Editorial 

Power and influence

You can take the blue pill and wake up at home, safe in bed with the illusion that democracy works, or you can take the red pill and find out just how deep the rabbit hole – in this case a network of power and influence in this province – really goes.

Regardless of how you really feel about the Nita Lake Lodge process or the legal challenge into the process launched by millionaire Keith Lambert, you can’t deny how strange it was for the provincial government to get involved and circumvent the B.C. Supreme Court decision on the issue with a rarely used piece of legislation.

Last time I checked the courts were the third branch of Canada’s Parliamentary system behind the executive and the legislative. Although they are not fallible, they do provide a necessary check and balance to governments, which are also fallible, as well as test the validity of our laws. Somewhere between these three branches of government a balance is supposed to be struck.

Provincial governments are just miniature versions of our federal system, and are expected to function in much the same way.

The little-used Municipalities Enabling and Validating Act utilized by the province this week to overrule a court decision in Mr. Lambert’s favour and allow construction to continue on Nita Lake Lodge is clearly a violation of this. Apparently it’s not that unusual to use this law to resolve issues that crop up under the Municipal Act, which is what happened with Nita Lake, but this is more than a procedural issue and the Supreme Court had already spoken.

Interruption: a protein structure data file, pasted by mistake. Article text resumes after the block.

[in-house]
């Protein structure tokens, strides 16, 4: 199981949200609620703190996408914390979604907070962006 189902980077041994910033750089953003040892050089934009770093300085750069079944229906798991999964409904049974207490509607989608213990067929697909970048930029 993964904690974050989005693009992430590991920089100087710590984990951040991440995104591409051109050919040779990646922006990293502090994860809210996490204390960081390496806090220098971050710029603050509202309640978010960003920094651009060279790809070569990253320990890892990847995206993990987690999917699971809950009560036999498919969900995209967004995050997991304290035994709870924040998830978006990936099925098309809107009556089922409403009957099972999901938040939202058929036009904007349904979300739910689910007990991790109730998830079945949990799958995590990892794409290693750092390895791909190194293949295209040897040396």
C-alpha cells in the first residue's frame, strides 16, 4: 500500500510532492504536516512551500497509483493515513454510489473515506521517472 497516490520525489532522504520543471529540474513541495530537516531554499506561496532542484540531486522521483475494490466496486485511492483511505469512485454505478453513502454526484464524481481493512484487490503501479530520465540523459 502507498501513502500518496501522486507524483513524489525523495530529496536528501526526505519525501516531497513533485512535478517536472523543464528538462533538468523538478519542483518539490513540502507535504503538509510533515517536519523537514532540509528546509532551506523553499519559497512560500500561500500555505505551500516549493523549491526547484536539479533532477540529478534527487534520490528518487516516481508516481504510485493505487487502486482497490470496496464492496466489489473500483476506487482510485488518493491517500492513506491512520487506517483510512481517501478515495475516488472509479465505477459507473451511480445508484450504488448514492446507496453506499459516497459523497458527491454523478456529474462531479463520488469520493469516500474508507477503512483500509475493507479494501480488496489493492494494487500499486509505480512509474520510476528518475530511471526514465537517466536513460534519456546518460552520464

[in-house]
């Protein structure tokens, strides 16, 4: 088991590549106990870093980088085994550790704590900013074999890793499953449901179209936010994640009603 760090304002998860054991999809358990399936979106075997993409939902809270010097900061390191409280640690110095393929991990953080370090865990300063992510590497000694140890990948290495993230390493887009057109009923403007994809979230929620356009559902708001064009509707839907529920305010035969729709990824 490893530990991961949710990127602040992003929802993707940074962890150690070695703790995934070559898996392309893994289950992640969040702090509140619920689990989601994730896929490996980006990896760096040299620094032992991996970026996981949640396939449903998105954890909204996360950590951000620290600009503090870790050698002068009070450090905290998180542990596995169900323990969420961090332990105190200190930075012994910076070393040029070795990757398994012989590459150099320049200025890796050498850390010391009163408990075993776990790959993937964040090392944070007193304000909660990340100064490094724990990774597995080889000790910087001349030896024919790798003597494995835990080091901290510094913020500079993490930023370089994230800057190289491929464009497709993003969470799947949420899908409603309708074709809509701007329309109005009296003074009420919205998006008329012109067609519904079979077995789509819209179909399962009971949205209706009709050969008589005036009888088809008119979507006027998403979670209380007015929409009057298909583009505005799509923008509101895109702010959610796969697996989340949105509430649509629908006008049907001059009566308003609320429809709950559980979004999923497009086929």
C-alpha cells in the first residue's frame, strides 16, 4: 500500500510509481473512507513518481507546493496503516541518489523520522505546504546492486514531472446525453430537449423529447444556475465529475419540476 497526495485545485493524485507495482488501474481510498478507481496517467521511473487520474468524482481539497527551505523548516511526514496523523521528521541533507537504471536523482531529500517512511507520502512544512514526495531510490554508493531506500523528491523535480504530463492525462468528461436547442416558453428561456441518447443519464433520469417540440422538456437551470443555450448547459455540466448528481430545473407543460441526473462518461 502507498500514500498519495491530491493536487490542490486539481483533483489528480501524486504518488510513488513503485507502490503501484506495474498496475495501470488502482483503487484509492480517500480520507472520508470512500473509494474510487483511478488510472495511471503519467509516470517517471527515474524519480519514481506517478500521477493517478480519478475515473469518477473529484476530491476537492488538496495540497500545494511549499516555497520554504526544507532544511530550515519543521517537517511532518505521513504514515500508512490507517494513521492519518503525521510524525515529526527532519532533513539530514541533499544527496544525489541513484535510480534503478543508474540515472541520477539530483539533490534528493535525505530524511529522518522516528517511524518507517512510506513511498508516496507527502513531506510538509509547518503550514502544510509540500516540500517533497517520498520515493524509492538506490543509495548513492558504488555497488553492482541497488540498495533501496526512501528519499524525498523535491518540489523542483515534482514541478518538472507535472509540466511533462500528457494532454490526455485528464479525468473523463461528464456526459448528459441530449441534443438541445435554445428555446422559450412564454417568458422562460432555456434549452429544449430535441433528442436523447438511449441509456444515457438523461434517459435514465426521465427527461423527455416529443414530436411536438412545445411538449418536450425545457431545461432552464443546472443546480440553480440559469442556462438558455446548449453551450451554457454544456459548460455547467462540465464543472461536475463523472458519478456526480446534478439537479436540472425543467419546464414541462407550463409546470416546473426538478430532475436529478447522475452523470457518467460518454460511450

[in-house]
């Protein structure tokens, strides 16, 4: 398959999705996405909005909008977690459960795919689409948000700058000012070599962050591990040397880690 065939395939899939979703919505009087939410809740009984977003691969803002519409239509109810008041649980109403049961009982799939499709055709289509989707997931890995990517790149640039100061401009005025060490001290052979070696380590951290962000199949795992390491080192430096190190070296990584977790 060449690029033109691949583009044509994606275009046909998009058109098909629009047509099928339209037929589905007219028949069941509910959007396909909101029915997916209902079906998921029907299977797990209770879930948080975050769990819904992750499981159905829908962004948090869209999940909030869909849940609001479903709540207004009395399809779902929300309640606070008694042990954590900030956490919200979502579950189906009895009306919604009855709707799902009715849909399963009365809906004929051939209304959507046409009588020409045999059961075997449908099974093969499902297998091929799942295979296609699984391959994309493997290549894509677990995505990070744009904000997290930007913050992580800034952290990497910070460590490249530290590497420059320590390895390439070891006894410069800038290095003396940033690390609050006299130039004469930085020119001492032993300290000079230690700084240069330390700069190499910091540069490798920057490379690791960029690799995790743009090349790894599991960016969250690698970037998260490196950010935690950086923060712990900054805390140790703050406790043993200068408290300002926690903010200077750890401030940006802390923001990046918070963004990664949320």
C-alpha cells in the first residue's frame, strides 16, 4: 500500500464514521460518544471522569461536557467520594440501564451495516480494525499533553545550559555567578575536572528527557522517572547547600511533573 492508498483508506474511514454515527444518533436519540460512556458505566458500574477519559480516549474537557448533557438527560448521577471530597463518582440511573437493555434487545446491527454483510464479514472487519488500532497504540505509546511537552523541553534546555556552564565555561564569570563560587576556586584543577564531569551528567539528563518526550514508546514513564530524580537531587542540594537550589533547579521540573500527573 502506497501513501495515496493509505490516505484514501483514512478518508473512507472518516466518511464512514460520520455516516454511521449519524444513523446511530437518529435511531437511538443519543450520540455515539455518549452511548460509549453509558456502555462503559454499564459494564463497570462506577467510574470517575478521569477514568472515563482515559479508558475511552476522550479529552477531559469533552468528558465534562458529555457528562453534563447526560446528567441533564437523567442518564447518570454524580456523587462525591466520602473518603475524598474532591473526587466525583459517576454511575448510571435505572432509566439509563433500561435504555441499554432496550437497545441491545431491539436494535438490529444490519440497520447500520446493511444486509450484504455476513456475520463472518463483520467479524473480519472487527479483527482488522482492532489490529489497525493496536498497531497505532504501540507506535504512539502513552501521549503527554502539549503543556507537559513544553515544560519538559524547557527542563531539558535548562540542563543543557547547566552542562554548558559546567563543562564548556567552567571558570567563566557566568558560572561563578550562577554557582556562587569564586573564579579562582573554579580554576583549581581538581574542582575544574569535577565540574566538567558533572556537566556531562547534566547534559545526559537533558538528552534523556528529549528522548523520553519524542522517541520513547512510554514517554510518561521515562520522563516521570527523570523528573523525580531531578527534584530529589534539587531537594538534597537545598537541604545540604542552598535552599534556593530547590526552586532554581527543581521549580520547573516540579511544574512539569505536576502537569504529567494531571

The courts are there for our protection after all, not only against each other but against governments and government agencies, corporations, and systems that are in place. It’s the one place where an individual can stand up and fight for their rights against power and influence on even ground.

I don’t expect people to cry a river for Mr. Lambert and the view from his balcony, but I would hope that people would see the dangerous precedent that was set last week.

If the government, on the side of developers and local government, can overrule a court decision in favour of a private citizen once, then they can do it again. Individuals and non-government organizations could lose the right to challenge companies and the government, to stand up for forests and waterways, for unions, for human rights, or for other values that may run contrary to the interests of governments, companies or the monied class.

Mr. Lambert summed it up nicely when he said "We think it’s highly irregular… for any western government to overturn its own Supreme Court."

The one thing that this whole fiasco has demonstrated is just how much power and influence that Whistler and many of our citizens enjoys in the province.

Part of the reason is the fact that we do generate over a billion dollars every year for the provincial coffers through tourism, as well as billions more indirectly. We have national and international standing, so much so that when teens tamper with a survey on drug use or someone gets hit in the face with a snowball on New Year’s Eve it makes national news.

Of course the province had to worry about what kind of precedent Mr. Lambert’s legal challenge would set, and the impact that it would have on community development and ‘investment’ – the Liberals’ favourite ‘i’ word – in the province.

But it feels like there is a lot more at work here. Power and influence, maybe. Carefully cultivated relationships. Business circles. Friends of friends. Connections.

The municipality was already appealing the Supreme Court’s decision through legal channels, and could probably have won. Still, the province thought it was necessary to take the courts out of the picture with an obscure piece of legislation to get a controversial development – I have a gift for understatement – back on track.

Right or wrong that’s a tough pill to swallow.

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